Other reviews and recaps from: Onion A.V. Club, Entertainment Weekly, L.A. Times, Show Patrol, io9, North By Northwestern, Buddy TV, TV Squad, Hitfix, Matt & Nat's BSG Cast, IGN, Mike Murphy of the Press Democrat, Richard Vine in The Guardian, Cinemablend, John Keegan for MediaBlvd, Jim Connelly recaps No Exit, with a flowchart, Kelly West for Cinemablend wonders about Number Seven, Daniel. In The Huffington Post, Mike Ragogna laments the looming end of BSG, and Sam J. Miller has a 25 word review of No Exit.
Geek Sugar has a No Exit quiz.
ATROPOS.EXE lays out the backstory of No Exit.
No Exit and Dollhouse were hits on iTunes.
Edited to add: Televisionary gets to the bottom of the BSG-Sartre connection.
A ton of interviews and news items....
Richard Huff of The Daily News spoke to Kate Vernon. Rick Bentley of McClatchy Newspapers talked to Vernon and Ron Moore.
Tahmoh Penikett has been doing lots of press to promote BSG's final eps, and the debut of Joss Whedon's Dollhouse. He talked to Timeout Chicago, Zap2It, and the Boston Herald.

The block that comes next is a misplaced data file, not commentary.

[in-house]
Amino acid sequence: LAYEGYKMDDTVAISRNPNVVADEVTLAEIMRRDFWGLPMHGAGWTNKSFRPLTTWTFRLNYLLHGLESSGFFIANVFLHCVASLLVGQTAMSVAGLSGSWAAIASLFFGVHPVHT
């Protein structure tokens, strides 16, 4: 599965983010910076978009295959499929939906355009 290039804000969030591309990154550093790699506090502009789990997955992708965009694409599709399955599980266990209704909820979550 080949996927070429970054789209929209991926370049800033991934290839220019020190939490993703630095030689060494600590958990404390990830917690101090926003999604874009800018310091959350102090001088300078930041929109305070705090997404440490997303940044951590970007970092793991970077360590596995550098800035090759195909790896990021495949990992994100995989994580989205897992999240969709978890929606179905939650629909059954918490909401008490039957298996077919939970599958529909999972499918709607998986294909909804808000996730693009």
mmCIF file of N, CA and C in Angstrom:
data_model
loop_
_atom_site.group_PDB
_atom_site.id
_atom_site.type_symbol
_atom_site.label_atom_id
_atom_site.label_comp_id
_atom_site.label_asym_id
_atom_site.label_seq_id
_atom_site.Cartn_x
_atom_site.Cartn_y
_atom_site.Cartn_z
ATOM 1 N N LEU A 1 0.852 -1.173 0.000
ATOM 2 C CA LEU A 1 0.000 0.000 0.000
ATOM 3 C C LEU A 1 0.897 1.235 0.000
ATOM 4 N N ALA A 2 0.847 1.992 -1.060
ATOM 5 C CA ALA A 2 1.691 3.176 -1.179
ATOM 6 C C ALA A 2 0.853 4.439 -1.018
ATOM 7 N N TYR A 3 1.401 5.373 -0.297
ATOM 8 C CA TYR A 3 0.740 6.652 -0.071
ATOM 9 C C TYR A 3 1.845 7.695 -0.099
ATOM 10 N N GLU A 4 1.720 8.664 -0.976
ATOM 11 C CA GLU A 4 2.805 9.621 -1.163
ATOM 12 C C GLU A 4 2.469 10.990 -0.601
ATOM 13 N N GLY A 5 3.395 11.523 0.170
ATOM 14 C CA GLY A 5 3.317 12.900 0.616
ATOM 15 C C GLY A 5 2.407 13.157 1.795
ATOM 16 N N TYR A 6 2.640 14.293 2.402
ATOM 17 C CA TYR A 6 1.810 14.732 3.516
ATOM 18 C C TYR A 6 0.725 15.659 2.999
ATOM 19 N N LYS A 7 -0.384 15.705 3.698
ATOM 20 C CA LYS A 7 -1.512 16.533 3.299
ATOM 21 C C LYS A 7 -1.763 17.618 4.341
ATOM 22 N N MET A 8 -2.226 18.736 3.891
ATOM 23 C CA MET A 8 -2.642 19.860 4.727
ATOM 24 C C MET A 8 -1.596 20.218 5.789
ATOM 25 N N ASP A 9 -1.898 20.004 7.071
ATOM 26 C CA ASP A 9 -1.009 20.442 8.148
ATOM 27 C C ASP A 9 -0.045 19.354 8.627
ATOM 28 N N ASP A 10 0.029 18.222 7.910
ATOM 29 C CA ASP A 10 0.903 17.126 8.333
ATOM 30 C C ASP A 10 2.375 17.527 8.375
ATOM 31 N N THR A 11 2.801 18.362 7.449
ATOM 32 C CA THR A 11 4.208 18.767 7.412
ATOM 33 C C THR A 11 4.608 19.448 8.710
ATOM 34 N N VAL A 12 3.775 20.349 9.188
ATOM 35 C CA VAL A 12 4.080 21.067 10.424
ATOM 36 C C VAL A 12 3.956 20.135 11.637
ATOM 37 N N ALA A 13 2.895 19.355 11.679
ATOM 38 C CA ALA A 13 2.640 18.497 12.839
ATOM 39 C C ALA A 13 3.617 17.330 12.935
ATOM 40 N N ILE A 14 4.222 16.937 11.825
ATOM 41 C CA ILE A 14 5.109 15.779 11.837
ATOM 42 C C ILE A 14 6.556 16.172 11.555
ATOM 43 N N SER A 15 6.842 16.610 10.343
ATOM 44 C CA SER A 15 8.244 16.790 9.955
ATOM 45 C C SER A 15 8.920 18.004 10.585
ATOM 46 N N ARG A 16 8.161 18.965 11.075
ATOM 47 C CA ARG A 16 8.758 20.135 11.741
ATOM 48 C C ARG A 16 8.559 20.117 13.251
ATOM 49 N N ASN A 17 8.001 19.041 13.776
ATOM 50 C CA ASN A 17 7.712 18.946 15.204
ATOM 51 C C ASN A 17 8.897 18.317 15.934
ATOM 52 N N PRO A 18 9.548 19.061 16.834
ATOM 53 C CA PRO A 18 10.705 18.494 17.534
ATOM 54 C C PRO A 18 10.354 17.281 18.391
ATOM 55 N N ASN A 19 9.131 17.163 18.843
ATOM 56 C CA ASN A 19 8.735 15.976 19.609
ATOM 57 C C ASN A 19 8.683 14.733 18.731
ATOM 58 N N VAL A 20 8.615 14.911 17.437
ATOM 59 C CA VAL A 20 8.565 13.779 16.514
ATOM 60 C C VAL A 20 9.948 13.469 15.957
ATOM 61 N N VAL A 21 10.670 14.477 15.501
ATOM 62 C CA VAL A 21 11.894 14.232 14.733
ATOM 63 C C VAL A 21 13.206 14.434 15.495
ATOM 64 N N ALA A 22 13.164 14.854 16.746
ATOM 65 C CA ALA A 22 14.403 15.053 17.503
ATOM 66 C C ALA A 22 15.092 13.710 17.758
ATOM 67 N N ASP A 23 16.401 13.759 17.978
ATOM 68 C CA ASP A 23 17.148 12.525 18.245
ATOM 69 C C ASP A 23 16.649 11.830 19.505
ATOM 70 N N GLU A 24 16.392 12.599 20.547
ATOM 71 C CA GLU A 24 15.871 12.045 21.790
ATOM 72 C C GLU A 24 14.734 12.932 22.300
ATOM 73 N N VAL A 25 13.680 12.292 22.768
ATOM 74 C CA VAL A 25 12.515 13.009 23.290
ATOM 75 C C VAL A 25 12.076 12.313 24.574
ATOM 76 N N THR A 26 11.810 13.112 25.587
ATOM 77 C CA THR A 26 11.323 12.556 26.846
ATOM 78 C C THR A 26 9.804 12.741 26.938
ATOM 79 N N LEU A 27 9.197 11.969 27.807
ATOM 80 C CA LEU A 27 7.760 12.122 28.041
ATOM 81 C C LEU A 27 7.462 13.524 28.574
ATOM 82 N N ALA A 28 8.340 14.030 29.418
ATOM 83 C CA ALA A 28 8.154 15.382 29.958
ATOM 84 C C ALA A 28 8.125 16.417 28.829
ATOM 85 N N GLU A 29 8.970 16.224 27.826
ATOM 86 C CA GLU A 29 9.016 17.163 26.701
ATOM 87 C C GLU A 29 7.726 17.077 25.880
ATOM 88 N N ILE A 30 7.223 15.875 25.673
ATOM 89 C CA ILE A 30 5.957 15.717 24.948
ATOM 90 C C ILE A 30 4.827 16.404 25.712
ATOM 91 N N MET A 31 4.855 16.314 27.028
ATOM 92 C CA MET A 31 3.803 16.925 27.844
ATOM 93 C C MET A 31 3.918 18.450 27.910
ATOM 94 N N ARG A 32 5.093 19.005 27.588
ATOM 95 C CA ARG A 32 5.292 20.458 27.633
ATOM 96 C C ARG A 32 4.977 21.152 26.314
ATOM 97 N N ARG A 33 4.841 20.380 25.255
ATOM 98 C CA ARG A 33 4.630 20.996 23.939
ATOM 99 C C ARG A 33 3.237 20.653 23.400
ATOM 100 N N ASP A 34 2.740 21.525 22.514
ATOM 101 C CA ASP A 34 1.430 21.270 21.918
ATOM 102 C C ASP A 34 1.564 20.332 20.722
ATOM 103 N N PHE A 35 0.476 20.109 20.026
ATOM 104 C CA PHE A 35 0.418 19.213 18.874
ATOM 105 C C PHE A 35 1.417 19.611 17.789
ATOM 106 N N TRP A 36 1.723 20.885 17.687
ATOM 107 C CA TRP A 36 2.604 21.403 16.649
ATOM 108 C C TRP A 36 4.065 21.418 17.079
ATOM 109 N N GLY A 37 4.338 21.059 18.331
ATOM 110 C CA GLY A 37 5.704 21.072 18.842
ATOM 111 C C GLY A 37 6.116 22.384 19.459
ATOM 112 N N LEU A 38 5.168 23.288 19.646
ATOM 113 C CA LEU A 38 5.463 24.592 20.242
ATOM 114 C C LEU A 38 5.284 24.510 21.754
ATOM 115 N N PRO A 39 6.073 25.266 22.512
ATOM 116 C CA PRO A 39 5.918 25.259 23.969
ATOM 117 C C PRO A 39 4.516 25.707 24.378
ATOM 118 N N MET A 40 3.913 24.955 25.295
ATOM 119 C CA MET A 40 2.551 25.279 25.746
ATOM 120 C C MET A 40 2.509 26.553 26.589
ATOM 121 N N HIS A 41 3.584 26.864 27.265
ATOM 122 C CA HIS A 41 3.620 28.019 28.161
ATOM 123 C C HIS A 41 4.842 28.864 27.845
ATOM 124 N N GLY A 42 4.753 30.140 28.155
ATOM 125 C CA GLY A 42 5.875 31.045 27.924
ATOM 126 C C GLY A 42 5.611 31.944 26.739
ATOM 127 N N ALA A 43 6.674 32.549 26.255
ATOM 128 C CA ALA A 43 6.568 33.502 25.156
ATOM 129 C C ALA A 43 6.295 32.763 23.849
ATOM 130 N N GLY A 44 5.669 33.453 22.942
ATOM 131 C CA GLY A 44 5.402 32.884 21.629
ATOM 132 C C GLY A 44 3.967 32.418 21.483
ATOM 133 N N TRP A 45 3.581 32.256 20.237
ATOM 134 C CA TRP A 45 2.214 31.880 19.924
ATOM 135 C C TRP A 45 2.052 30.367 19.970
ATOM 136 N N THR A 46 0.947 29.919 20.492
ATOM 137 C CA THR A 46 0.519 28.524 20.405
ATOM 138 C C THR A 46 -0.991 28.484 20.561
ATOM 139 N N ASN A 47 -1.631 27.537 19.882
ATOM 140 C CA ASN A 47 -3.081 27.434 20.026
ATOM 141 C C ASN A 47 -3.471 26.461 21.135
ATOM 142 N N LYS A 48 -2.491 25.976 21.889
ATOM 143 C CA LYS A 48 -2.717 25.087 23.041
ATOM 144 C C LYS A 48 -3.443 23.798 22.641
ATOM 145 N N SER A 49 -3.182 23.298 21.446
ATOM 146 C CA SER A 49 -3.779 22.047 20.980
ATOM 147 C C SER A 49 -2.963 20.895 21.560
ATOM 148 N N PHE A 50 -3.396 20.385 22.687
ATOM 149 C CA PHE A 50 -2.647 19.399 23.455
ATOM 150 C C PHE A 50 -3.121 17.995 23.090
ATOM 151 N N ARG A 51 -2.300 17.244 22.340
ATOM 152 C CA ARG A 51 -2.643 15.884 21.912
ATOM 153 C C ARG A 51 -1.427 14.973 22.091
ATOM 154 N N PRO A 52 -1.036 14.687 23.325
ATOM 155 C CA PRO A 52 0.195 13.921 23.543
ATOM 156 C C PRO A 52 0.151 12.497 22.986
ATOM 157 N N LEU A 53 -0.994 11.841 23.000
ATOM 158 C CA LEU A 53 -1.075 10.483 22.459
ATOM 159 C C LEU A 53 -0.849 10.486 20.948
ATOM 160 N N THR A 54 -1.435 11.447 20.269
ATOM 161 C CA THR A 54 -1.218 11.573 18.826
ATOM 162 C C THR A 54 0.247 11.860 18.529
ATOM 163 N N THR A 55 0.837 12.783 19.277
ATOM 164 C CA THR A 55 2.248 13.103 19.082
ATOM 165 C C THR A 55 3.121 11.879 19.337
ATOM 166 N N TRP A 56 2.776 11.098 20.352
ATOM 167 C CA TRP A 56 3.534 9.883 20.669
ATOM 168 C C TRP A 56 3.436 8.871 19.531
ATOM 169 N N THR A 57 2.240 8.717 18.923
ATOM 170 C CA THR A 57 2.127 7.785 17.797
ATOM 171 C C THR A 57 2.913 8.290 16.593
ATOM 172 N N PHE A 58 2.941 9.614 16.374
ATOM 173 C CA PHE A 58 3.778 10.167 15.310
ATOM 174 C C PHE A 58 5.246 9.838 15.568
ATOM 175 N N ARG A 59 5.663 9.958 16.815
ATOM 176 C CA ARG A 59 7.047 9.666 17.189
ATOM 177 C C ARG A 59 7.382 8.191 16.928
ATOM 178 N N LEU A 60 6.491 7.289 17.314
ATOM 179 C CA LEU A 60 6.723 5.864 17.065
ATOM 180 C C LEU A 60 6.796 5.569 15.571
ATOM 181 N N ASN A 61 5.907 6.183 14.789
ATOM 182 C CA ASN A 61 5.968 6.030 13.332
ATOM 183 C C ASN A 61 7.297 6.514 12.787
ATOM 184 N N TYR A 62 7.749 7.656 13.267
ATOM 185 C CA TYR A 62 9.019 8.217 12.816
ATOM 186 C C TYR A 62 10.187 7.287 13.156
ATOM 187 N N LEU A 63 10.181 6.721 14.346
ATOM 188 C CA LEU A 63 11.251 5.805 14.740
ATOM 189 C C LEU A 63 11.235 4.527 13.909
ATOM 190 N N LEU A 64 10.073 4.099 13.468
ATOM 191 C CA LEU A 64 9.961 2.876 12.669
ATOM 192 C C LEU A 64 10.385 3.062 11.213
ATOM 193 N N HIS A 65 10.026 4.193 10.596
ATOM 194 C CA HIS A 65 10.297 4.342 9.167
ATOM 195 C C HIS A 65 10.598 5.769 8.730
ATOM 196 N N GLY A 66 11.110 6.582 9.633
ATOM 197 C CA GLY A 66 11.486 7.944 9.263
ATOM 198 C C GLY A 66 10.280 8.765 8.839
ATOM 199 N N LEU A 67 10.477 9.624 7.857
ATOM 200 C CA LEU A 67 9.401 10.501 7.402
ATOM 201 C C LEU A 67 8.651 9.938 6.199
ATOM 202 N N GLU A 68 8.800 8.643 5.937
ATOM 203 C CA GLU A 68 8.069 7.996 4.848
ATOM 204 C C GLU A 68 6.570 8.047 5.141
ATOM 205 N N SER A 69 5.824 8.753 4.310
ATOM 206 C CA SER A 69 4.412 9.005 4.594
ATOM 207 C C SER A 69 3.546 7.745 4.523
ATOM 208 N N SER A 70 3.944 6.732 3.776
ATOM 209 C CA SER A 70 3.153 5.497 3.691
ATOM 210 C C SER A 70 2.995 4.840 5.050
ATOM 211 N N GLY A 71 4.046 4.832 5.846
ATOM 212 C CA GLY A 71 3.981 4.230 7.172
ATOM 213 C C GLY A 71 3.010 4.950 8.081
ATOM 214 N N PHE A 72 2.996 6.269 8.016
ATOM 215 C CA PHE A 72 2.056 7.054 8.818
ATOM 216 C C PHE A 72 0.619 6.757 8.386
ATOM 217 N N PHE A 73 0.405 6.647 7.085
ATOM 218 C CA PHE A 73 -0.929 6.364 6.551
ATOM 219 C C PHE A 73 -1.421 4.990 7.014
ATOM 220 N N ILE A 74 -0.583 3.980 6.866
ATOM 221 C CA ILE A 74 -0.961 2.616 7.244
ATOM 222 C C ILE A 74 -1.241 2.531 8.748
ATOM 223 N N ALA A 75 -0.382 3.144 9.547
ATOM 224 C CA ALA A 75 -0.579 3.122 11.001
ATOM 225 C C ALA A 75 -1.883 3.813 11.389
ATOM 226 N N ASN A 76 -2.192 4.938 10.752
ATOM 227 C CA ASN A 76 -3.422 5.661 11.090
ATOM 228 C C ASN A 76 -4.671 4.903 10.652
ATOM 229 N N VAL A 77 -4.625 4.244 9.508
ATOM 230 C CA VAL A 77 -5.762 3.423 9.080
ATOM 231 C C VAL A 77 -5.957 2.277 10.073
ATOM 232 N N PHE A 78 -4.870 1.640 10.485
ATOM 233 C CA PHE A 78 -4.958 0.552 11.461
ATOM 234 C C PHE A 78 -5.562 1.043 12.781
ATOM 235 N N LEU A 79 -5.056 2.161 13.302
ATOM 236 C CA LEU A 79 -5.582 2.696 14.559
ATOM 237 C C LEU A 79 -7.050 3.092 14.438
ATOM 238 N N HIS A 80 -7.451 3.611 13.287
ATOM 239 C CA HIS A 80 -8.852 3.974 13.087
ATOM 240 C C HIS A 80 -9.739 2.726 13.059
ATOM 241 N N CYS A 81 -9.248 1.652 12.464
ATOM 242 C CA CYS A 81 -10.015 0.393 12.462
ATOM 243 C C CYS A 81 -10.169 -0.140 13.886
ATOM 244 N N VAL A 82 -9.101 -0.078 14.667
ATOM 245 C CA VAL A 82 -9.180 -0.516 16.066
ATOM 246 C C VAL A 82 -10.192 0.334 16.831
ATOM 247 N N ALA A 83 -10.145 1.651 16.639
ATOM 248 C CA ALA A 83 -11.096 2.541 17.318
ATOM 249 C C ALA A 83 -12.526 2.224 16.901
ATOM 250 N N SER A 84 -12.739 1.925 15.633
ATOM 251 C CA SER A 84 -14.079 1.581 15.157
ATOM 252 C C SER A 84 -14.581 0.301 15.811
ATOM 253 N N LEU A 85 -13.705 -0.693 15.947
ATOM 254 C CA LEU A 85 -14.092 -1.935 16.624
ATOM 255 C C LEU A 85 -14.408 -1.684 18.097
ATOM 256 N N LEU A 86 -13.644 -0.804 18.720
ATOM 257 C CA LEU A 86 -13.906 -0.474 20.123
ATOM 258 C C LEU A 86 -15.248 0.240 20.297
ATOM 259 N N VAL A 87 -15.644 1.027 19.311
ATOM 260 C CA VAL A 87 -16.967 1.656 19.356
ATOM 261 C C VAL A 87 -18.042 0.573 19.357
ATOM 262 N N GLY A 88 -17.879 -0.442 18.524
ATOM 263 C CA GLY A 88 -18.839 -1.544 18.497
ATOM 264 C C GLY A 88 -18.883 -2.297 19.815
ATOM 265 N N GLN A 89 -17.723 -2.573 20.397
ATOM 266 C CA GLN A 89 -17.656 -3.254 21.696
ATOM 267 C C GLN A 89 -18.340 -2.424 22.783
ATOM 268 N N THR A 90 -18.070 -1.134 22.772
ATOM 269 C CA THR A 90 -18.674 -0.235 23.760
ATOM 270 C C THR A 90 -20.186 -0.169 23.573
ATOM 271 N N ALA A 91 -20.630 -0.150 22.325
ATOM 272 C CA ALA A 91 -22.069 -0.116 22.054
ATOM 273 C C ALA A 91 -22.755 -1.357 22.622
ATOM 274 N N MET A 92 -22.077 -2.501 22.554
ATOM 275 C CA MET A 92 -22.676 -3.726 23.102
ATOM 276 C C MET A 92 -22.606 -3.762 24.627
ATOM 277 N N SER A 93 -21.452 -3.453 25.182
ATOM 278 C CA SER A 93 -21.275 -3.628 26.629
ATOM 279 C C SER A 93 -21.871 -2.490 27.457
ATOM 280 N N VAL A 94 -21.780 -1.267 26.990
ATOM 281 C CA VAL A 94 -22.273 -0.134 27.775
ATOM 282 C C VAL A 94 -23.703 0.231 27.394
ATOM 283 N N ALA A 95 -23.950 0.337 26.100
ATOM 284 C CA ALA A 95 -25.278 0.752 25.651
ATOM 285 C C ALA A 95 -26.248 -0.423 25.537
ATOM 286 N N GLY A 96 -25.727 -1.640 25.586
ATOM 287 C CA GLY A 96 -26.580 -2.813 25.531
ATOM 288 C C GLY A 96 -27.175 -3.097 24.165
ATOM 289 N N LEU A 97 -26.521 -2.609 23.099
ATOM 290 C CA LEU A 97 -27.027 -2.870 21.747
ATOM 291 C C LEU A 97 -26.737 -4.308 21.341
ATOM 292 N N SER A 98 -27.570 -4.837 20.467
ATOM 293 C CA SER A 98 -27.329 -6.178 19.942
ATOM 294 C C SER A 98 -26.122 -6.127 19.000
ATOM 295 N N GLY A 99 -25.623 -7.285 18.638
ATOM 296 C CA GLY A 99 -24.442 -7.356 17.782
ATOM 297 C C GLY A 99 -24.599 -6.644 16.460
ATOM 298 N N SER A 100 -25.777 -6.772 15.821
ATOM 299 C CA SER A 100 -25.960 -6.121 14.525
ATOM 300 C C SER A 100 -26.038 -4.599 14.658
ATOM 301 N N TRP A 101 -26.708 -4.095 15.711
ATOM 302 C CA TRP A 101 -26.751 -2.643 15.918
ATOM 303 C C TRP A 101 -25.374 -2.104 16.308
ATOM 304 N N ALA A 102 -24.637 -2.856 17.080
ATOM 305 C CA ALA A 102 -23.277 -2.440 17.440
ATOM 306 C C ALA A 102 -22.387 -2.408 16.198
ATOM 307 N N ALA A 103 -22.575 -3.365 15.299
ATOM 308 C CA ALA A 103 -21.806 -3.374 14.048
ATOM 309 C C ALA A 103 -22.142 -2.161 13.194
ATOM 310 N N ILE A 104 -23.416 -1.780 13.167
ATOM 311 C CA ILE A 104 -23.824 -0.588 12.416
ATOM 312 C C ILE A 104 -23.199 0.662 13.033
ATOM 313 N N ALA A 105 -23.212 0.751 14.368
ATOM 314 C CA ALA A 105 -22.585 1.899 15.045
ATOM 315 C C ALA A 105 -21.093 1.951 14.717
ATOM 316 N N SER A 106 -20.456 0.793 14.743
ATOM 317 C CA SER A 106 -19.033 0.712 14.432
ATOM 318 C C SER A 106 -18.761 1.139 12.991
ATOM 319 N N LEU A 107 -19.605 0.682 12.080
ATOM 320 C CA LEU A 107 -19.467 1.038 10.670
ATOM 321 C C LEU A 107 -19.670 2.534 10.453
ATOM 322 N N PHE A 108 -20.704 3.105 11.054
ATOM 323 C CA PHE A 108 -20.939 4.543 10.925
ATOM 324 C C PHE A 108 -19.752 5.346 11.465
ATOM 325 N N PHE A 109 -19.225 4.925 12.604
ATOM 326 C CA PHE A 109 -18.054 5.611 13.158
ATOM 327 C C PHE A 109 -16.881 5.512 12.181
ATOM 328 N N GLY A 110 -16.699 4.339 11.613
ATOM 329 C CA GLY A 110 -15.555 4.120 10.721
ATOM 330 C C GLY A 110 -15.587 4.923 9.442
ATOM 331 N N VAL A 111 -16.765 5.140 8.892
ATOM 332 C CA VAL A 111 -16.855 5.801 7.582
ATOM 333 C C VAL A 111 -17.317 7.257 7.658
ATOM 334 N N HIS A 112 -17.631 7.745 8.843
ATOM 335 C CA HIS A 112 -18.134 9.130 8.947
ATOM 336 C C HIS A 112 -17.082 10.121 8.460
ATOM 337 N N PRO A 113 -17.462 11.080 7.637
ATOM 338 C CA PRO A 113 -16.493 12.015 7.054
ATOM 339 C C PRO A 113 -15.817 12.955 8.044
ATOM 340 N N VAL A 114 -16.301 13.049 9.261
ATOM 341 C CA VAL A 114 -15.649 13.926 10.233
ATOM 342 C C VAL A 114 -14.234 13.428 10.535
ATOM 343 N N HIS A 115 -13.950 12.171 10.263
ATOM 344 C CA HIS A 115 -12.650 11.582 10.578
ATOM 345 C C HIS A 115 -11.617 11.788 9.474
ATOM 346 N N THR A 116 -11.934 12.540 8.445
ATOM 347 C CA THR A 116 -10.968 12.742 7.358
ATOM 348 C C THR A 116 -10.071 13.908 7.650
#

Kat Angus of Canwest News Service interviewed Katee Sackhoff about the end of BSG and the beginning of Lost and Found. (And Starbuck makes a top ten list.)
Jamie Bamber reflects on the end of BSG and promotional photos of his work on Law And Order: London are online via pu5h1n6_da15135 of the BSG LJ blog.
Aaron Douglas spoke to io9 about the final 5 cylons, and the the endgame for the series. (No spoilers.)
Kandyse McClure talked to MediaBlvd Magazine about her end on Battlestar Galactica, and her new work on Children of the Corn, and other projects.
Galactica TV has recent interviews with Grace Park, Jane Espenson, Nicki Clyne and Micheal Tayles.
Dean Stockwell is scheduled to appear at the upcoming Leap Back Quantum Leap Convention in Los Angeles, California, March 27-29, 2009 to celebrate the 20th anniversary of Quantum Leap.
Other news and notes: Kevin Smith mentioned BSG at a talk at Ohio State University... Battlestar Galactica leads in shout-outs on other TV shows (like The Office.) ...Dvice's Steampunk Cylon contest continues... Viper cars, and bento boxes...
Upcoming comic books continue the story of BSG and Cylon history, in Ghosts and Cylon War.